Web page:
Sometimes it’s about the topic. New media publications like PandoDaily and TechCrunch are naturally geared towards the coasts — Pando only holds its monthly speaking events in New York and California. TechCrunch Disrupt is held in the same two places. And the site demographics almost surely over-index to those locations. Outstanding career sites like TheMuse share a similar challenge — readers in rural locations are looking for very different jobs from New Yorkers and Californians.

Sometimes the publication is inherently local. Curbed and Thrillist wouldn’t really work if they expanded to Lawrence, Kansas or Brattleboro, Vermont. Sure, they are great sites that I visit regularly, but if I ever take off a year to teach at a rural college, it will be a year without Thrillist.

And some sites are editorially positioned to attract city dwellers. There is no reason why a Nebraskan would be precluded from visiting Flavorwire, which covers an array of topics. But they do have four cities listed in their left sidebar (NY, SF, LA, NO) and articles about indie flicks… which are not easily accessible to people who live far away from an art house theater (which is a lot of people).

Every site listed above is one for which I have a great deal of respect, but I would have no interest in starting a similar company.

To me, there is an inherent challenge, and a much-deserved reward, for starting a publication that can theoretically reach every neighborhood in America. In most cases, it requires some unique strategizing — Bleacher Report’s ultra-local email newsletters were our best manifestation of this. Our most popular editions were for the places that no other websites cared about… the open rates on our Boise newsletter were astronomical.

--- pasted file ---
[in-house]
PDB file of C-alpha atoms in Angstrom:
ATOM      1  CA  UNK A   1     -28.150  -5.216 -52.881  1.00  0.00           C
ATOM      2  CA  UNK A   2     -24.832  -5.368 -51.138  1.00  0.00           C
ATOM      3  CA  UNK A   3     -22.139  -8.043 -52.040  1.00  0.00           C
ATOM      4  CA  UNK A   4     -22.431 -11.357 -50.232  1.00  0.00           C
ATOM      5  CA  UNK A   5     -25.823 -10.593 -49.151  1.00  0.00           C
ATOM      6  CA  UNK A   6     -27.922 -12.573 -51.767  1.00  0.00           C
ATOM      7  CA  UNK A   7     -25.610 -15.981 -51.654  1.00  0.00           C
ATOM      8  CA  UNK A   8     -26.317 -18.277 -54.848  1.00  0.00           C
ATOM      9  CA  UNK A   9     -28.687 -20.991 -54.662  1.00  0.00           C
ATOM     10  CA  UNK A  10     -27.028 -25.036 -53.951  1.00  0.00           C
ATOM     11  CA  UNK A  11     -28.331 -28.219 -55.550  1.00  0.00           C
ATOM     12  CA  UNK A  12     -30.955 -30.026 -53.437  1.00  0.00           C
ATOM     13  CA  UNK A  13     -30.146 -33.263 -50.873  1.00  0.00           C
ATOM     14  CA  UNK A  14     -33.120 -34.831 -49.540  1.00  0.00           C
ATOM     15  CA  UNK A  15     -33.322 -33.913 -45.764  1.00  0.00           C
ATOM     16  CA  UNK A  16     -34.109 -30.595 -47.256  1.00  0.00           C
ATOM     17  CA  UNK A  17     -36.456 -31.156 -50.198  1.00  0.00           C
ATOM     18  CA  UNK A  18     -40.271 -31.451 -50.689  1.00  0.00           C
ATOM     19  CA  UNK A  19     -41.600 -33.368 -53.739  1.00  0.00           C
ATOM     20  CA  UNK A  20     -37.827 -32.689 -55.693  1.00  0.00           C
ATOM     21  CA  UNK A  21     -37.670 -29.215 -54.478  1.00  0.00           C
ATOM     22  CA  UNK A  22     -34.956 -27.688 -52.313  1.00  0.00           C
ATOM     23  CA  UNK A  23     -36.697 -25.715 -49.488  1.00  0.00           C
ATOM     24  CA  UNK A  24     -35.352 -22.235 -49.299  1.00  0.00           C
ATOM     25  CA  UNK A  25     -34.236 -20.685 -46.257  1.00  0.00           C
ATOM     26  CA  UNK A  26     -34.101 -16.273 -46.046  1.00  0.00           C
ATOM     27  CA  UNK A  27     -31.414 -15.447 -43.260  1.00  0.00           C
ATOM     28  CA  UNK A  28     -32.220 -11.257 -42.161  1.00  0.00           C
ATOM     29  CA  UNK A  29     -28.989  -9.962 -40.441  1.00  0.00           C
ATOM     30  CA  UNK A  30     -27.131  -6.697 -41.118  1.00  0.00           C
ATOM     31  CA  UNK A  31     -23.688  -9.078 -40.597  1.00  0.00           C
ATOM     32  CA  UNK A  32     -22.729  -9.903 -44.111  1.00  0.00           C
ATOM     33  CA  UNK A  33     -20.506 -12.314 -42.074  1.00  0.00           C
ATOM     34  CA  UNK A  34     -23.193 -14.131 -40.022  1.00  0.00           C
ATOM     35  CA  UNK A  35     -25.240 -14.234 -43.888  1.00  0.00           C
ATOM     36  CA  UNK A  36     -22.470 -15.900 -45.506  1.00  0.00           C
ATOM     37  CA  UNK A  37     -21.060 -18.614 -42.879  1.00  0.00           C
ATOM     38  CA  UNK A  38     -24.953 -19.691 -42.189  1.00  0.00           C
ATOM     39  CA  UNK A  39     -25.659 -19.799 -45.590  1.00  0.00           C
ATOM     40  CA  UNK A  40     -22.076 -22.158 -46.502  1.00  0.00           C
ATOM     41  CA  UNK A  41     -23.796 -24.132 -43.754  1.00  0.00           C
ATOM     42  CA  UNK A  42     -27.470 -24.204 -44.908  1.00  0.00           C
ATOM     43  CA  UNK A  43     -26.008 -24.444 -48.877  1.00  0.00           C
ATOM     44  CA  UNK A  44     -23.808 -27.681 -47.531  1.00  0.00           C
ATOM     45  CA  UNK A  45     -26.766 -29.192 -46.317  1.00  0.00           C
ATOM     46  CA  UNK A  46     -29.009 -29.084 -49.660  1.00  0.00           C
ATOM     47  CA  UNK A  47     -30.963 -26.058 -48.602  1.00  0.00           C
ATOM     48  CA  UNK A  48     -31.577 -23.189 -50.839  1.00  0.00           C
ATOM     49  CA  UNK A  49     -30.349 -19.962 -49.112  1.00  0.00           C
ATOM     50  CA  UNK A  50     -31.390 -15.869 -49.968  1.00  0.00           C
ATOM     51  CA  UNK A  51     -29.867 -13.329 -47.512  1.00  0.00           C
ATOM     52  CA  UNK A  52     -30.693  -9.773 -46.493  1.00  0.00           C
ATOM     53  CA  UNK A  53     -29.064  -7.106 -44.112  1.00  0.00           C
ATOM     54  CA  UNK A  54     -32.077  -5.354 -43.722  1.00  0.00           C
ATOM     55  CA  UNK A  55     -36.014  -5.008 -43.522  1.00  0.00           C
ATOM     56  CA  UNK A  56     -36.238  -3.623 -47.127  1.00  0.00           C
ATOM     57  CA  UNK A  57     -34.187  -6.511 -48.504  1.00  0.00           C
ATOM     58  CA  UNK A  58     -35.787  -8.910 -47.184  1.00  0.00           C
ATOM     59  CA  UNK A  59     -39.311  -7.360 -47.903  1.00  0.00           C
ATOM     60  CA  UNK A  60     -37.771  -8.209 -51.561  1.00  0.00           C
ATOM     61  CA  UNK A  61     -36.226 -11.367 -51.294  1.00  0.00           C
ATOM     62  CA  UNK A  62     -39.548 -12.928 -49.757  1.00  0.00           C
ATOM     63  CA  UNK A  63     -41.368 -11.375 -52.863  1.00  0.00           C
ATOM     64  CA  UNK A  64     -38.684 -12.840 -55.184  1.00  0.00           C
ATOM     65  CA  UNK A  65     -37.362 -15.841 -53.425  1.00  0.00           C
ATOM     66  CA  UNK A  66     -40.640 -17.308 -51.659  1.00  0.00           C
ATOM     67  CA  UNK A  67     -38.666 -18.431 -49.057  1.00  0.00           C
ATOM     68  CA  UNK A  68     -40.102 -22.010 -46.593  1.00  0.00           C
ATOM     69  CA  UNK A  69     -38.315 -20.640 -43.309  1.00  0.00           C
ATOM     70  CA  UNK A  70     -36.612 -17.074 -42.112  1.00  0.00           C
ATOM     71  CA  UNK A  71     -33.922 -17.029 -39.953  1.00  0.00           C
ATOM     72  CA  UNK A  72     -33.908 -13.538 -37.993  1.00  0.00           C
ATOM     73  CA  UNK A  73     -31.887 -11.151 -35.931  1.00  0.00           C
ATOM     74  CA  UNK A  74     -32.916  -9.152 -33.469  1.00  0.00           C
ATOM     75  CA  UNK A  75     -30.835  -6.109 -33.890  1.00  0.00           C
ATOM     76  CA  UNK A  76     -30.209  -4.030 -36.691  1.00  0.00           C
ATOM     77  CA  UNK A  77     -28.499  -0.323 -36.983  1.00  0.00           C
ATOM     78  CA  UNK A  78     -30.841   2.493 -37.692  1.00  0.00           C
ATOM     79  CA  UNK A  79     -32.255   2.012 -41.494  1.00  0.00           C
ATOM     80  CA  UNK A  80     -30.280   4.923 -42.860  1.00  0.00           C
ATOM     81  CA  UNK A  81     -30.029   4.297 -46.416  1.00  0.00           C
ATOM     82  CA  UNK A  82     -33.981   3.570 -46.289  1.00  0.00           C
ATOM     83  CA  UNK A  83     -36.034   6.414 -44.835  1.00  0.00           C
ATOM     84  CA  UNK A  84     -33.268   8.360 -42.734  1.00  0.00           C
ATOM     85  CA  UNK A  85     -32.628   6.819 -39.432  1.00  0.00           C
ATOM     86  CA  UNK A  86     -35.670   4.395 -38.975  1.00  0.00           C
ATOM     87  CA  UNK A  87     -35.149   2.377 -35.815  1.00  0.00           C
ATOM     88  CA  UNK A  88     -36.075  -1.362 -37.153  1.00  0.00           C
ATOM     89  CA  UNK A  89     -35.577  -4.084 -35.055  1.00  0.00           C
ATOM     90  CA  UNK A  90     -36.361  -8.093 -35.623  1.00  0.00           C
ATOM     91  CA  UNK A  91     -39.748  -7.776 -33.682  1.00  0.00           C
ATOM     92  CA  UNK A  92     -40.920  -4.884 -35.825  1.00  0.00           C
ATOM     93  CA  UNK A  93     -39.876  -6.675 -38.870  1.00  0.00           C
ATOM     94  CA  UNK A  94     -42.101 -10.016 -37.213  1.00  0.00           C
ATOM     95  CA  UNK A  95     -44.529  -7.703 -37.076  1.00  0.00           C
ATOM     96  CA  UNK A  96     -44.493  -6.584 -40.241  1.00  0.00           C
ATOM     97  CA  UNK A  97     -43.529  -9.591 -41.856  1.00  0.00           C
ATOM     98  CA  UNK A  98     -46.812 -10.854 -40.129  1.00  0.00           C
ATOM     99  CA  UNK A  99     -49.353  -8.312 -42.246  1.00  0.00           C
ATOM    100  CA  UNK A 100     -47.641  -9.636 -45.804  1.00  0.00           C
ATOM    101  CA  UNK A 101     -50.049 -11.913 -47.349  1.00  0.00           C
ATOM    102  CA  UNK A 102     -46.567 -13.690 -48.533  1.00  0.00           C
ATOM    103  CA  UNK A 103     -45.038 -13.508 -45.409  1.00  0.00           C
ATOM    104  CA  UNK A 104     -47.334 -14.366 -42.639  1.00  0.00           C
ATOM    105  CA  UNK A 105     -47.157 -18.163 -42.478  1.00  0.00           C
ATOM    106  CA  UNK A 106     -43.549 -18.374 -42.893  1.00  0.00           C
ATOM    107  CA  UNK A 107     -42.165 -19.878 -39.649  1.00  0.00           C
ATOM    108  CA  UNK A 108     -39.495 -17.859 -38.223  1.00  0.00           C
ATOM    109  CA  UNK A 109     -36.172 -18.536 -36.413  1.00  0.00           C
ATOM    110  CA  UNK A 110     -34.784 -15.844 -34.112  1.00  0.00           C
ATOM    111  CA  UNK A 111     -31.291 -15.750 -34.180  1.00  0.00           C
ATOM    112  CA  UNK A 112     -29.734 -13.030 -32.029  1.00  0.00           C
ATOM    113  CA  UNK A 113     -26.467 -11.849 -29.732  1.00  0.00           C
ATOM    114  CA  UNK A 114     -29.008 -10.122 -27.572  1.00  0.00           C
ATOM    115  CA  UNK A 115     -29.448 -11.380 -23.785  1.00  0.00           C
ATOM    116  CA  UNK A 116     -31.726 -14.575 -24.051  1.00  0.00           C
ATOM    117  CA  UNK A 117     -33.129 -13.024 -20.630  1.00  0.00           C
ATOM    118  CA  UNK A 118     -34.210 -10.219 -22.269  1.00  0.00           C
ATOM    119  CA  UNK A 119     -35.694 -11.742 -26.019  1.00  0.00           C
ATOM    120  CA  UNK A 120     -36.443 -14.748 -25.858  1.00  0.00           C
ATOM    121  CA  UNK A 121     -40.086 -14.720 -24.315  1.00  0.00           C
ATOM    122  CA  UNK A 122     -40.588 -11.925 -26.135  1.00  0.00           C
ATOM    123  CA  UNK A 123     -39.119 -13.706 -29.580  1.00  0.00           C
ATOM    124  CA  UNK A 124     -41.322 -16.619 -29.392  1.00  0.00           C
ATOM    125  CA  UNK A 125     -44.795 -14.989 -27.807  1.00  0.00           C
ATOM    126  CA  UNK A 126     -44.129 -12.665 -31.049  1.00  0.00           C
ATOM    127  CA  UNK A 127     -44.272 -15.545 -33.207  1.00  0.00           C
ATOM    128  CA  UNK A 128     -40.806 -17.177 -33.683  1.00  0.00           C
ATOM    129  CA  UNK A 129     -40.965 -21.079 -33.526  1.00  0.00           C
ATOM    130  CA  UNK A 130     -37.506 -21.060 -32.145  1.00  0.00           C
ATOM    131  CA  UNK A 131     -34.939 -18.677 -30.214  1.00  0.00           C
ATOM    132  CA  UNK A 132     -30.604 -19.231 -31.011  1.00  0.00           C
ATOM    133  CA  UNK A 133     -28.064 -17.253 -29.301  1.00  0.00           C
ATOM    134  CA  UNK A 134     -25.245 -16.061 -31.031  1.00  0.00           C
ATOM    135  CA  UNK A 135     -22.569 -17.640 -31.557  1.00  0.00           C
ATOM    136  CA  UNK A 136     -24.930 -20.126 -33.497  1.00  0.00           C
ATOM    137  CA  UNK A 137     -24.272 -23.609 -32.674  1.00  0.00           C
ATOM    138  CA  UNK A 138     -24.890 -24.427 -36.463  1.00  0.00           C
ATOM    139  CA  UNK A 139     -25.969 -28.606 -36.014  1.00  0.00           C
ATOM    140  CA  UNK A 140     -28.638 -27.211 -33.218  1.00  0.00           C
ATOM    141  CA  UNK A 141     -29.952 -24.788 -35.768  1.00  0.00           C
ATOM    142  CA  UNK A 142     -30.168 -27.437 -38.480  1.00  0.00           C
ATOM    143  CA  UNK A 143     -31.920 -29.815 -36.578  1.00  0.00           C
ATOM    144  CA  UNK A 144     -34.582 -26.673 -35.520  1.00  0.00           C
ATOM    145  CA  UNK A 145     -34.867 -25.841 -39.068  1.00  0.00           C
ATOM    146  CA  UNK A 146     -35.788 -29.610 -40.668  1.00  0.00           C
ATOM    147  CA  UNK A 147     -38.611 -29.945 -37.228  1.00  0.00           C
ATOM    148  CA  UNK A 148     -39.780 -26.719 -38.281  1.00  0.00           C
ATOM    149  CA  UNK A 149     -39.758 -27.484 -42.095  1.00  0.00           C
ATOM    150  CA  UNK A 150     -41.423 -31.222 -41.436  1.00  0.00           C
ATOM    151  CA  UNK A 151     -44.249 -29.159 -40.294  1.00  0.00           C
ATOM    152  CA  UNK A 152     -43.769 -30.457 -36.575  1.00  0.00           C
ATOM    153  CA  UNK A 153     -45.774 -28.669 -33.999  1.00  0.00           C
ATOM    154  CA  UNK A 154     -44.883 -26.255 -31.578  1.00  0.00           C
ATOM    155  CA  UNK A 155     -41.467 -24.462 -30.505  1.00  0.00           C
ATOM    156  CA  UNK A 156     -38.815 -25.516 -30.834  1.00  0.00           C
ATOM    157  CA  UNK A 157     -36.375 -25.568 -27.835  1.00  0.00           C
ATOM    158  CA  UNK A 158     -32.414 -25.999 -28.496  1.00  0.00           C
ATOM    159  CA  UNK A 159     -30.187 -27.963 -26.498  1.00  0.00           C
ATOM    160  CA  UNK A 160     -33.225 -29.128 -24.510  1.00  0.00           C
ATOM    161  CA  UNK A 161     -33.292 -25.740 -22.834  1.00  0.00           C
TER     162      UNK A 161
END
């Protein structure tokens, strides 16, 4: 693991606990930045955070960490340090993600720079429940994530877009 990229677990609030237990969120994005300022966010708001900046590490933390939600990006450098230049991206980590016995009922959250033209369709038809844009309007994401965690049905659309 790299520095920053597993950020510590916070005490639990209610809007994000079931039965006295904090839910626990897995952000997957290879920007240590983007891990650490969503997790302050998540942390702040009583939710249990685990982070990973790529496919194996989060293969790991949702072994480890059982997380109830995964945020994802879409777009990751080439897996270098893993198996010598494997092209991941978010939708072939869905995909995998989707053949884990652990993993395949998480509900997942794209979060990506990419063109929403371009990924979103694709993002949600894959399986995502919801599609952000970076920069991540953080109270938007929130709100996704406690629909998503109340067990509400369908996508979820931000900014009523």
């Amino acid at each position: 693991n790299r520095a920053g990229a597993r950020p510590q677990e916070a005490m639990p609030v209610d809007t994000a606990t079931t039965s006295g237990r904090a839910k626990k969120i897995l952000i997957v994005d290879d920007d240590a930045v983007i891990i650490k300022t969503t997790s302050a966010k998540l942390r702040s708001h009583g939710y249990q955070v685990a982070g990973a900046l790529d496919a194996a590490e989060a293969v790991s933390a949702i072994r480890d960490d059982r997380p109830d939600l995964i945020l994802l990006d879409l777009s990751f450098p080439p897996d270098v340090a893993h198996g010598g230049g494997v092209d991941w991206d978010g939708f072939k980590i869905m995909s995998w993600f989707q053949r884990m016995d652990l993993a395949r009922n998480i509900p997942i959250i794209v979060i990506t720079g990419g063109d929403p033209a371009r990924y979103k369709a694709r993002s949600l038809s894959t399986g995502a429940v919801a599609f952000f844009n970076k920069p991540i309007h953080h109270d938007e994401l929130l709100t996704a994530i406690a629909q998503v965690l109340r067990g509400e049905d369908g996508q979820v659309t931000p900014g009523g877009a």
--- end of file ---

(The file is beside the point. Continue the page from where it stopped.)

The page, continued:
In fact, it is fair to say that our ultra-local email newsletters were at the center of our victory over Sports Illustrated and every other sports competitor who failed to harness the real power of the digital medium.

Our value proposition was that we could get to the Nebraska reader whose beloved Cornhuskers football team was generally ignored by Sports Illustrated. Metric after metric demonstrated that our Mississippi State readers were better engaged than our New York Yankees readers, because the latter had so many publications catering to their needs.

So even when we compared ourselves to big magazines, Bleacher Report’s focus on “the rest of the country” is what gave us the winning edge.

I’m not sure how Bustle is going to get huge in Topeka, Omaha, or Starkville, but it’s a challenge that I am excited about embracing. And it will require us to evolve the site over many years.

But when we get there, it will be sweet, because a truly national publication is an incredibly rare accomplishment. Bleacher Report’s magic was that we found ways to appeal to so many different types of sports fans. We reached 50 million of them each month, but still managed to deliver the audience we always said we would… mostly men, and in all 50 states.

And that massive undertaking is precisely what I have in mind when I go ask investors for the big checks. If I didn’t want to reach such a wide audience, then I would neither ask for, nor receive, large amounts of capital.

And, from that perspective, my goal for Bustle is to do precisely what I did with Bleacher Report — find a way to reach an audience who I do not know… and will probably never know, at least not personally.

Conventional knowledge says that you should know your audience.

But, I disagree.

I think the fun part is launching a great product, making it better, and finding your audience along the journey… amongst people with whom you share little in common…

In towns that you will likely never visit.

[Illustration by Hallie Bateman for Pandodaily]